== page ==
“Fortunately, what I do know about is white Nova Scotians, and that’s the milieu within which Marcie has to operate professionally,” says Coady. “Floyd actually knows more about the upper echelons of white Halifax society than I do, having been a lawyer in that world. But my expertise comes into play, I think, when it comes to Marcie’s legal aid clients. I know about the province’s poor people, welfare recipients, substance abusers and petty criminals.”
Getting Diversity into the Room

Given the show’s focus, putting together the season one Diggstown writers’ room presented a specific challenge right off the bat: Finding a senior Black Canadian woman screenwriter. The few writers who fit that bill were all working at the time — on the one hand positive, but less so on the other. CBC’s Catto acknowledges the challenge Kane faced, and says that the CBC “absolutely has a role to play” in improving diversity in writers’ rooms. She points to the broadcaster’s 2019 pledge to ensure that by 2025, CBC/Radio-Canada will have at least one of the key creatives in both scripted and factual commissioned programs held by a person “from a diverse background.” Another avenue, she says, is via writer internships on TV series — but she freely acknowledges that there’s “a lot more work to do.” And there is. Kane, for his part, views one aspect of his role as a showrunner as “a means of getting in people who are new.”

Diggstown writers’ rooms for both seasons have been diverse, and so are the show’s characters. And moving into its second season, Marcie Diggs and company take on cases featuring ever-higher legal stakes, including things like vehicular manslaughter, murder and arson. Throughout, the “sweet/tough, vulnerable/stubborn, surprising, endlessly watchable Marcie Diggs,” as Vanstone describes her, is at the heart of the story, fighting the good fight.

Diggs’ relationships with family, church, boyfriends, colleagues — and the legal system itself — are, in a word, complicated. Kane, who says the character is inspired both by the women of his own extensive family and his first-hand experiences in the legal world, wanted those complexities to deepen further still in season two, citing as one example a storyline about a young Indigenous woman charged with murder.

“I wanted to do an episode where Marcie really had to confront her own blind spots or lack of knowledge [about Indigenous people],” says Kane. “It felt a bit risky, because I know people don’t like to see the lead character not necessarily knowing shit, but it’s important to show that she doesn’t understand, and that people are different, we’re [Black and Indigenous people] not a monolith.”  

Season two viewers may also notice the introduction of a slightly skewed humour (a case involving a scent-sensitive judge and the actions of a ‘findom’ — aka a financial dominatrix — for example). As well, there’s a deepening of the aesthetic of the show itself, notably through the use of more close inserts. (Kane says the Michael Mann movie The Insider is one source of inspiration.) Of course, more inserts meant more time spent shooting, which in turn meant making other sacrifices in order to balance the books, all part of life as a showrunner.  Kane says Diggstown has taught him a lot, noting that, “When you run a show every day, you really get a sense of what kind of a person you are.”

And while Kane feels the original show pitch is quite close to how the actual show turned out, he does worry that sometimes plot mechanics have obscured the driving force of the story, which includes “the ways in which the legal system impacts the lives of economically challenged people.” That said, he admits he’s his own harshest critic, acknowledging that it’s tough for him to even watch the show because he “knows where all the bodies are buried.” So, while he doesn’t consider Diggstown a passion project, it’s clearly a project about which he’s passionate.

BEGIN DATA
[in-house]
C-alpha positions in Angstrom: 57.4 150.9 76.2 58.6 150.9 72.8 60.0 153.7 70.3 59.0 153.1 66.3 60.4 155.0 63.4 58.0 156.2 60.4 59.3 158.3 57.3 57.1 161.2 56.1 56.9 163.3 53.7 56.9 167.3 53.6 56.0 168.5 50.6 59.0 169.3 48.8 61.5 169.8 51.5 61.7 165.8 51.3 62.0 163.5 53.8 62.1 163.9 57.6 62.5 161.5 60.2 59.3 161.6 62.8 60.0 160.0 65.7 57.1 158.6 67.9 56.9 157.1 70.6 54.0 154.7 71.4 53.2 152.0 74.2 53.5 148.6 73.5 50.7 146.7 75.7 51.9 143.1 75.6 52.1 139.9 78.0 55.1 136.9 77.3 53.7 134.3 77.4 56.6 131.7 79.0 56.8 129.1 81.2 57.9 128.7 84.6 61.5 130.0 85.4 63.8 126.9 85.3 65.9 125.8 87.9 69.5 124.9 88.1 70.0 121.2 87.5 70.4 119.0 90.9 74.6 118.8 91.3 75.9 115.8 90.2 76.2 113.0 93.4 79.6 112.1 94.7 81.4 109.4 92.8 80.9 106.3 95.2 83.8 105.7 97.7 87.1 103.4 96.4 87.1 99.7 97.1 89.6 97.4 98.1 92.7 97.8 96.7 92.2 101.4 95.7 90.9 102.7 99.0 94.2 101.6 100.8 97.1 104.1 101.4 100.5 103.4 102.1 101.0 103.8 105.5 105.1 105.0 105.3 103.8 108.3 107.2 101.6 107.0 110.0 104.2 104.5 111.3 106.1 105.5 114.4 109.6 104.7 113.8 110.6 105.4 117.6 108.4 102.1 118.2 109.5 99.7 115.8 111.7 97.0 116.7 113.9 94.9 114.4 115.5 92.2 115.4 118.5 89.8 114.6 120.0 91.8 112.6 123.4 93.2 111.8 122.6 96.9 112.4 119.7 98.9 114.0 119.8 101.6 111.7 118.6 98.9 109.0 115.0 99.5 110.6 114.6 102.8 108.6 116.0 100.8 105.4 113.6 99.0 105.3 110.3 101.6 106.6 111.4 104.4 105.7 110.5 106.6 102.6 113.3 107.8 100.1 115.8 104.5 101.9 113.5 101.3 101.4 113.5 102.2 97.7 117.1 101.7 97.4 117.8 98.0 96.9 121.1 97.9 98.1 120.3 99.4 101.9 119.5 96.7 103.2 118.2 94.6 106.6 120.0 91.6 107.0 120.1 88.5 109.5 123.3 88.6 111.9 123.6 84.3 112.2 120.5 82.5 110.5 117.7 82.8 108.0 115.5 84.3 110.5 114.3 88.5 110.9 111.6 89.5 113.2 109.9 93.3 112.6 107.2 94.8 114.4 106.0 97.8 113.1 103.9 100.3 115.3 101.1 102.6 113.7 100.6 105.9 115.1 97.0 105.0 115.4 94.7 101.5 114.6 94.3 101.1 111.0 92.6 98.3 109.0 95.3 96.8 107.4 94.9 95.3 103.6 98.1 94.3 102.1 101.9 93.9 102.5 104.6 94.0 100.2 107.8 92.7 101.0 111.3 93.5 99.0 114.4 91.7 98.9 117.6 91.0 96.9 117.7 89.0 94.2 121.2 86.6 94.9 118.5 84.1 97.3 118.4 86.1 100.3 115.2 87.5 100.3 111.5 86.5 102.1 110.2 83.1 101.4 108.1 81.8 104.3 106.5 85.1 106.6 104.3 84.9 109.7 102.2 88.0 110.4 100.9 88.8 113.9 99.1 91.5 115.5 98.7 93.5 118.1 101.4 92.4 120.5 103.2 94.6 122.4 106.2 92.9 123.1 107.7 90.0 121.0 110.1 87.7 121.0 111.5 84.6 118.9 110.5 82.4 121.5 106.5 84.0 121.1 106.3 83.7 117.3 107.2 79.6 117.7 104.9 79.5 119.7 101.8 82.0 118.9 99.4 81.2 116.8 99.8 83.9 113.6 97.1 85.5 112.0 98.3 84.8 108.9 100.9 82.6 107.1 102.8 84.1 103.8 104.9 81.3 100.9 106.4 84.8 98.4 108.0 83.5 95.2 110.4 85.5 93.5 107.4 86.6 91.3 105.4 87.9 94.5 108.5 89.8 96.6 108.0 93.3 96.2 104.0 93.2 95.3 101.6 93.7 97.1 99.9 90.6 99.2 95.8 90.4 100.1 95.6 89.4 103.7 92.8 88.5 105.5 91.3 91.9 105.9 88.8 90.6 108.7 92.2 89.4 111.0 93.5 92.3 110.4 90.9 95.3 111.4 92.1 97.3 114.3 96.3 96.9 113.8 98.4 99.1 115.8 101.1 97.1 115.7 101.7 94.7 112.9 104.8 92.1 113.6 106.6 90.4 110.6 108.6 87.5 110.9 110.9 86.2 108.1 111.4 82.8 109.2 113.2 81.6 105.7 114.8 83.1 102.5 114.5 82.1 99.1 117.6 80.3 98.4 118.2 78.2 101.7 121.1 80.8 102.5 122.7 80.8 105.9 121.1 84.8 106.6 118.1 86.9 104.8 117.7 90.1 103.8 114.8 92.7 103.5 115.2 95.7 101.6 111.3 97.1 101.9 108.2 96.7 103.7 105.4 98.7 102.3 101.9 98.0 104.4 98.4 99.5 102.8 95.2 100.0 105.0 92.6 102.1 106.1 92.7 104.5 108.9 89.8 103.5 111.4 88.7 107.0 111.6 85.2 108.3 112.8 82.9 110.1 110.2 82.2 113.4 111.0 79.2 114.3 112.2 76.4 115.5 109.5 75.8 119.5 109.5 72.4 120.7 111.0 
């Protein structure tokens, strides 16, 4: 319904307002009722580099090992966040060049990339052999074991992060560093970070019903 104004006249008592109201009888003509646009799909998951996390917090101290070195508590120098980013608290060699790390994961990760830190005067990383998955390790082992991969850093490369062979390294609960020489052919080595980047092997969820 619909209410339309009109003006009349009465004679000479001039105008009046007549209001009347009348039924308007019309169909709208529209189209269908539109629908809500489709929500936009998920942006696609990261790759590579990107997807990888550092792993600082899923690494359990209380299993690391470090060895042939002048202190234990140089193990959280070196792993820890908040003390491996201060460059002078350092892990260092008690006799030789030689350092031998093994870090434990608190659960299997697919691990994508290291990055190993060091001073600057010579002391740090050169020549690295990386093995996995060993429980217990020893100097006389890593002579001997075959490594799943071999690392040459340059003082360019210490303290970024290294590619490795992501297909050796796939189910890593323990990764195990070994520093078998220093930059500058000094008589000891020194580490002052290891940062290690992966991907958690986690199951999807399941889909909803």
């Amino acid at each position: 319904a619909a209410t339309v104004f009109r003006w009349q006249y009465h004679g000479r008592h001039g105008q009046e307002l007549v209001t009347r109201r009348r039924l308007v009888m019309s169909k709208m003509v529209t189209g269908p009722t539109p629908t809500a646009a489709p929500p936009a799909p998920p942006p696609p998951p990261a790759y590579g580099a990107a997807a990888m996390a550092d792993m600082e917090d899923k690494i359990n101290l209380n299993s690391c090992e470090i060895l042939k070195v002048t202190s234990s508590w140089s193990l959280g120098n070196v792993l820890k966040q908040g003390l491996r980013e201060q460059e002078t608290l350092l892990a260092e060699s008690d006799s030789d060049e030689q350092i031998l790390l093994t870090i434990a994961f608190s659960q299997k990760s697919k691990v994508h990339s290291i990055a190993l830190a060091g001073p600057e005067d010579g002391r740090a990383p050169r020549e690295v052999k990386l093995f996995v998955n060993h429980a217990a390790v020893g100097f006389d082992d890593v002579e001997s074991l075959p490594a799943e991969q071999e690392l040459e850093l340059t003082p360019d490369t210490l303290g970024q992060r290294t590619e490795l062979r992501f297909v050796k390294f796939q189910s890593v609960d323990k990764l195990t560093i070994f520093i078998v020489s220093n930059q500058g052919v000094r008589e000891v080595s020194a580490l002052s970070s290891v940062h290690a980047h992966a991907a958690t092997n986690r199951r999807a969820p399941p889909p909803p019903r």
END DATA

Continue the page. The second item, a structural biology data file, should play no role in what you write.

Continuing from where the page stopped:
Passion, of course, means every aspect of a show, including its marketing, ends up being sweated over. CBC’s season one marketing campaign for Diggstown leaned heavily on the phrase “for the first time in Canadian television, a Black woman is starring in a primetime drama.” But the claim has been disputed. Some suggest that, for example, the 2006/07 CBC crime drama Intelligence got there first with the character of Mary Spalding (Klea Scott). Kane, for the record, views Spalding as more of the antagonist than the protagonist, but more importantly he doesn’t want the essence of Diggstown to get lost in that narrative.

“Because we get a lot of U.S. television here, Canadians are used to seeing shows with Black leads,” says Kane. “But it’s a big deal in terms of our industry and where it’s progressing. The bigger point to be made, though, is that it’s the first time there’s been a show in Canada that’s really been about someone from a multi-generational Black community.” 

Leaving debates over historical firsts aside, there’s no question the show has a special place in the Canadian TV landscape. Show writer White puts it this way: “These stories matter; they reflect a part of Canada that’s rarely allowed to be seen on screen, and I’m proud to have played a part in bringing these stories to light.” Fellow scribe Coady concurs. “It’s a thrill to feel like we’re making a show that’s really about something,” she says. “Something as relevant and of-the-moment as issues like class, race, and poverty.” And Vanstone calls working on Diggstown “a gift,” in no small part because Kane, she says, “is a principled human being with a vision he refuses to compromise, and yet somehow he keeps a sense of humour while wrangling the giant, unwieldy, multi-headed behemoth that is a TV series — all of that shows up on the screen.”

Ultimately, Kane’s objective is to make what’s on the screen connect with audiences in a way that goes deeper than the machinations of lawyers, judges and the courts.

“My whole thing with legal shows is that I always want you to feel something, to get emotionally wrapped up with what’s happening to the characters,” he says. “From a writing perspective the stories have to be ones where the audience feels moved at some point. That’s what’s important to me. It’s not about tears.”

That said, there may be tears, too; possibly as soon as the opening minutes of season two, with a gut-wrenching scene involving (spoiler alert) the death of a North Preston woman killed by a policeman during a high-speed chase. Or there could be tears of a different kind after watching the scene that follows: A group of young Black girls taking surfing lessons from none other than Marcie Diggs. The backstory alone is touching. After the first season of Diggstown aired, a Nova Scotia surf school started a program for those girls in real life. Come season two, they’re in the show, helping to fulfill Kane’s mission to “tell stories about multi-generational Black people who have been in this country since before Confederation.”